Myanmar

sovereign state in Southeast Asia

Myanmar (English pronunciation below; Burmese: [mjəmà]), officially the Republic of the Union of Myanmar and also known as Burma, is a sovereign state in Southeast Asia. Myanmar is bordered by India and Bangladesh to its west, Thailand and Laos to its east and China to its north and northeast. To its south, about one third of Myanmar's total perimeter of 5,876 km (3,651 mi) forms an uninterrupted coastline of 1,930 km (1,200 mi) along the Bay of Bengal and the Andaman Sea. The country's 2014 census counted the population to be 51 million people. As of 2017, the population is about 54 million. Myanmar is 676,578 square kilometres (261,228 square miles) in size. Its capital city is Naypyidaw, and its largest city and former capital is Yangon (Rangoon). Myanmar has been a member of the Association of Southeast Asian Nations (ASEAN) since 1997.

QuotesEdit

  • The unity between India and Burma was not less fundamental. If unity is to be of an abiding character, it must be founded on a sense of kinship, in the feeling of being kindred. In short, it must be spiritual. Judged in the light of these considerations, the unity between Pakistan and Hindustan is a myth. Indeed, there is more spiritual unity between Hindustan and Burma than there is between Pakistan and Hindustan.
  • Myanmar security forces were seen firing slingshots at protesters, chasing them down and even brutally beating an ambulance crew in video showing a dramatic escalation of violence against opponents of last month's military coup. A UN official speaking from Switzerland said 38 people had been killed Wednesday, a figure consistent with other reports though accounts are difficult to confirm inside the country. The increasingly deadly violence could galvanize the international community, which has responded fitfully so far. "Today it was the bloodiest day since the coup happened on Feb. 1. We have today - only today - 38 people died. We have now more than over 50 people died since the coup started" and more have been wounded, the U.N. special envoy for Myanmar, Christine Schraner Burgener, told reporters at U.N. headquarters on Wednesday... Schraner Burgener, who supports sanctions, said she receives some 2,000 messages per day from people inside Myanmar, many "who are really desperate to see action from the international community."The 10-member Association of Southeast Asian Nations, which includes Myanmar, issued a statement after a teleconference meeting of foreign ministers Tuesday that merely called for an end to violence and for talks on how to reach a peaceful settlement. ASEAN has a tradition of non-interference in each other's internal affairs. Ignoring that appeal, Myanmar's security forces have continued to attack peaceful protesters.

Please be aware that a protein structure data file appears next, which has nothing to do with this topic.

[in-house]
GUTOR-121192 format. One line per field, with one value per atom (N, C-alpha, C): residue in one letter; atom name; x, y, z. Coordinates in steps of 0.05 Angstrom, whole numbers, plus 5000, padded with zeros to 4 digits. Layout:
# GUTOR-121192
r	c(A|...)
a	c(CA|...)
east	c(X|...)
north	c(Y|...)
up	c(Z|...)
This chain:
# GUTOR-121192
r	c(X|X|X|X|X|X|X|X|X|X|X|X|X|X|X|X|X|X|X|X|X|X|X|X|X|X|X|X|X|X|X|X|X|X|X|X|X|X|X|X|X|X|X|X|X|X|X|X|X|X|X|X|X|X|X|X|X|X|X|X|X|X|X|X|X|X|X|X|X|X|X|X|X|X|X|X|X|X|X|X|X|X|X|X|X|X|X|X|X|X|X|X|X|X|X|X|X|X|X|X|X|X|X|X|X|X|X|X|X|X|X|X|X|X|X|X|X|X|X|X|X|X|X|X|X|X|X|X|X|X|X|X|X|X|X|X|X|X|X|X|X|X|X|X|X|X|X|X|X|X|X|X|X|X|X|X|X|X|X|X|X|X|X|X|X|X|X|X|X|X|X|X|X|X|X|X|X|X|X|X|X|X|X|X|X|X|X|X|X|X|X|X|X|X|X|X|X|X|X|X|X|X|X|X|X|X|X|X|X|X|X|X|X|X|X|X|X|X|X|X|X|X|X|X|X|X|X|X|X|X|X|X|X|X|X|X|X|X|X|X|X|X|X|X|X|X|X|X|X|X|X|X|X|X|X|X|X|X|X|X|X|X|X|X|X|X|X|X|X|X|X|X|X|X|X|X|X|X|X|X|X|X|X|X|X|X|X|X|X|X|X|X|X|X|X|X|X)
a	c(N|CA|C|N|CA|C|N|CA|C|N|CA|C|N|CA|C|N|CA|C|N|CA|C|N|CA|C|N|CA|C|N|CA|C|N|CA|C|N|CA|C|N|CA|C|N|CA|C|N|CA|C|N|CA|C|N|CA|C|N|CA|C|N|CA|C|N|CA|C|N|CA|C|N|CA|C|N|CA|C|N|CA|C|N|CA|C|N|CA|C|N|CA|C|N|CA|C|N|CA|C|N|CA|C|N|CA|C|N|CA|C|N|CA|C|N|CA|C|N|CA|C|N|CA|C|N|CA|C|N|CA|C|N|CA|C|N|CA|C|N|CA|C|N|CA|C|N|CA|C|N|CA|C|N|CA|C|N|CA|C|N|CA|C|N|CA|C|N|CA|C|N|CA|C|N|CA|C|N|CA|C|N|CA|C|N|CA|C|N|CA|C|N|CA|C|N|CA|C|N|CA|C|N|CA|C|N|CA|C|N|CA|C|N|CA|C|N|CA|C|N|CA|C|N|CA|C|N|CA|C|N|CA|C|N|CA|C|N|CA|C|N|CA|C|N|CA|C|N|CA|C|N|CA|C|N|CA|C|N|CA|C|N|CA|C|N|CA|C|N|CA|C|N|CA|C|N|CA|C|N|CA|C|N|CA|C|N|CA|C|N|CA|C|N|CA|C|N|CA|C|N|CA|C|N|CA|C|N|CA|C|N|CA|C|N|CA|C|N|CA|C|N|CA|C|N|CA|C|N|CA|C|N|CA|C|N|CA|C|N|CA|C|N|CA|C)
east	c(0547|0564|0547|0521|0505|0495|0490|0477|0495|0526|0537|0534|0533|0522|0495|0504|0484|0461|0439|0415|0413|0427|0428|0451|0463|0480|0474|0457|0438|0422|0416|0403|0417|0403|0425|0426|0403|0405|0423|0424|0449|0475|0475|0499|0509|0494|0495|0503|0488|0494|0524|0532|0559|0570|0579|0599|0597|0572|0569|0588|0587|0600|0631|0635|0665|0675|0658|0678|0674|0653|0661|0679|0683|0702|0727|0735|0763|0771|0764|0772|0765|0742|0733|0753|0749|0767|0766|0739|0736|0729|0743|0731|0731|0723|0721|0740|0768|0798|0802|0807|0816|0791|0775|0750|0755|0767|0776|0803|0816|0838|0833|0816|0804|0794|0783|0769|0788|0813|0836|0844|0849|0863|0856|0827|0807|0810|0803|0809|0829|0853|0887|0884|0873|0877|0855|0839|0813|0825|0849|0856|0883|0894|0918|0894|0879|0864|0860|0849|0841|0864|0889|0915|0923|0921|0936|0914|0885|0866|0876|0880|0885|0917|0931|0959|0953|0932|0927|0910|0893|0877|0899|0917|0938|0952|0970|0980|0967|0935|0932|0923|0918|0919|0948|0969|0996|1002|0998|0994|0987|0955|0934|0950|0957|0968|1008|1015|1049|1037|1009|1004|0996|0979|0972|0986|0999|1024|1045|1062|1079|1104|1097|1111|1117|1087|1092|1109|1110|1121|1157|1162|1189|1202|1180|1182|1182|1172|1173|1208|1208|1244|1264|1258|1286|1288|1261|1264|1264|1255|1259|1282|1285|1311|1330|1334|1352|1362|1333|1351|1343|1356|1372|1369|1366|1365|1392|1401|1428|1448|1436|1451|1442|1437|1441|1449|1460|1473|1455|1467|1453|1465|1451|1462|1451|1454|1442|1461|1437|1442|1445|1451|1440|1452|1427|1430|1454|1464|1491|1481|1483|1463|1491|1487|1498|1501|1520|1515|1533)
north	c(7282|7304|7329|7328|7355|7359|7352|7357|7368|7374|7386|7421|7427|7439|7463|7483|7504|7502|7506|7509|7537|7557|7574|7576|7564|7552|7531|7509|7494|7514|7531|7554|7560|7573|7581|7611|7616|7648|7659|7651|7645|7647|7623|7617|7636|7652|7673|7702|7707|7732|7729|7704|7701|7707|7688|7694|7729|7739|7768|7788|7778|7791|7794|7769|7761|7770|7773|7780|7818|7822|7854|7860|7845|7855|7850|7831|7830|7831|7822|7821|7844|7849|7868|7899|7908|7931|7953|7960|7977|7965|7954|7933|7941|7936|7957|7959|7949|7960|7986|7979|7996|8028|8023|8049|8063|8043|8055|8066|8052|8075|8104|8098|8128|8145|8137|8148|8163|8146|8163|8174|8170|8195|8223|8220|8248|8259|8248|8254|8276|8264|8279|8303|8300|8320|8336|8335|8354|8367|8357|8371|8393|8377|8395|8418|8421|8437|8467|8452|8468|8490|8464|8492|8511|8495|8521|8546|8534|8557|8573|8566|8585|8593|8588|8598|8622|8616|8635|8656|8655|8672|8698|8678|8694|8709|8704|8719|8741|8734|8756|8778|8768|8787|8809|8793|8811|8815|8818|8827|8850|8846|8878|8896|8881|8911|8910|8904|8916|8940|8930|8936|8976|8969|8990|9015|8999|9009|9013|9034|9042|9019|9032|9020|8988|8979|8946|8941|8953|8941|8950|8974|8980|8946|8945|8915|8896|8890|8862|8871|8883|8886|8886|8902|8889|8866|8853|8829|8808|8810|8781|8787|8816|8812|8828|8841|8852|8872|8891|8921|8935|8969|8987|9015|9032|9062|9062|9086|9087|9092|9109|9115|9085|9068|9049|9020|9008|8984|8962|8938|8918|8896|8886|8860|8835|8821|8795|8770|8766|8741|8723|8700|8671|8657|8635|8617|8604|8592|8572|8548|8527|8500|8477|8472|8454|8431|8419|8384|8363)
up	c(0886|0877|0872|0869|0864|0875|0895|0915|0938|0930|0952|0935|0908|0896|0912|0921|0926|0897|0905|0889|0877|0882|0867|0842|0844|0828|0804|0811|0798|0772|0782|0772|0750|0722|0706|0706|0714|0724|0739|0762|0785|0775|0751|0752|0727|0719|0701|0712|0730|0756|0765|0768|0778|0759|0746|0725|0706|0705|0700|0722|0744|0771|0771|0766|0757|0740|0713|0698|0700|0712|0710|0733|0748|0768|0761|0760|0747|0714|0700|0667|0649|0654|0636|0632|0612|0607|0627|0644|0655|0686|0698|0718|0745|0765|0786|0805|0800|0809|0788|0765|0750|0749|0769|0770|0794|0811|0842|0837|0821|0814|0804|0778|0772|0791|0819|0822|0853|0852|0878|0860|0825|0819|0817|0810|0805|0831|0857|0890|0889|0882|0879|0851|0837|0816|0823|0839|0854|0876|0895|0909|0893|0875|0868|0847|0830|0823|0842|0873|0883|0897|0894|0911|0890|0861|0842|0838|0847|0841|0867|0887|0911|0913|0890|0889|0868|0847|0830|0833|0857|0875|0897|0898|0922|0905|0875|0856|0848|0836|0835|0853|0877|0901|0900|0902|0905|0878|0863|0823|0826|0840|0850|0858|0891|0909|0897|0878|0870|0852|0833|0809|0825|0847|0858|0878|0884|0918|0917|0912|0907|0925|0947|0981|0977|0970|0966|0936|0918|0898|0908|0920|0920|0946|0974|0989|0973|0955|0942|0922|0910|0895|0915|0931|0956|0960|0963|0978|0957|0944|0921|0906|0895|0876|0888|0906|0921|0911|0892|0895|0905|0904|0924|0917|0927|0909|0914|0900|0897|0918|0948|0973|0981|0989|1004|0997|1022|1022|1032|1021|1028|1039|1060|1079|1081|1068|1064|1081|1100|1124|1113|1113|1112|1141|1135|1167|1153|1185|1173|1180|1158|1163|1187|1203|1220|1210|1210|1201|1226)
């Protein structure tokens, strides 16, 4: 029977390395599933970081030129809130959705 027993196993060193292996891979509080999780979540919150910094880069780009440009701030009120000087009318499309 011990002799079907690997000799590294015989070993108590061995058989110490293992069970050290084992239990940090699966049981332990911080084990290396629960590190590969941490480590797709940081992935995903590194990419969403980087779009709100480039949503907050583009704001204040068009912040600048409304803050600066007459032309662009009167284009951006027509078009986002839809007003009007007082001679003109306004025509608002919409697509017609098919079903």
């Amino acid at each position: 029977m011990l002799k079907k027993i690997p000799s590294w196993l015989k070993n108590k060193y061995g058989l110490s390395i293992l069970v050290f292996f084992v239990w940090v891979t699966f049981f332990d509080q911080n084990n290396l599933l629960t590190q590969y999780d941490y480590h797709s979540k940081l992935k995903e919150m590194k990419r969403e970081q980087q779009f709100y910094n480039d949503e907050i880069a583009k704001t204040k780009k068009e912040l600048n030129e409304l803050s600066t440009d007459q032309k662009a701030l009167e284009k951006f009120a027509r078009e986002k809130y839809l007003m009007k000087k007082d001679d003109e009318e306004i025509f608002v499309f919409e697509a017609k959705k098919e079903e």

• The Buddhism of Burma is probably the purest now extant, and its monks often approach the ideal of Buddha; under their ministrations the 13,000,000 inhabitants of Burma have reached a standard of living considerably higher than that of India.
    • Will Durant, Our Oriental Heritage: India and Her Neighbors (1963)
  • For the Rohingya Muslims of Myanmar, news of the fall of Aung San Suu Kyi after the military coup was bittersweet. After all, no community had felt more betrayed by Myanmar’s civilian leader. When she came to power in 2015, the belief was that she would overturn decades of persecution and finally bring about peace and citizenship, following in the footsteps of her father, Gen Aung San. Instead, under her watch the military carried out their most violent operation against the Rohingya, embarking on a genocidal campaign of rape, pillage and murder in Rakhine state in 2017 and driving almost a million people over the border to Bangladesh as refugees. Standing before the International Courts of Justice in The Hague in the Netherlands in 2019, Aung San Suu Kyi, a former Nobel peace prize winner, defended the military action.
    • ‘We cannot hope for anything good’: Myanmar coup sparks despair for Rohingya, by Hannah Ellis-Petersen and Shaikh Azizur Rahman, The Guardian, (14 Feb 2021)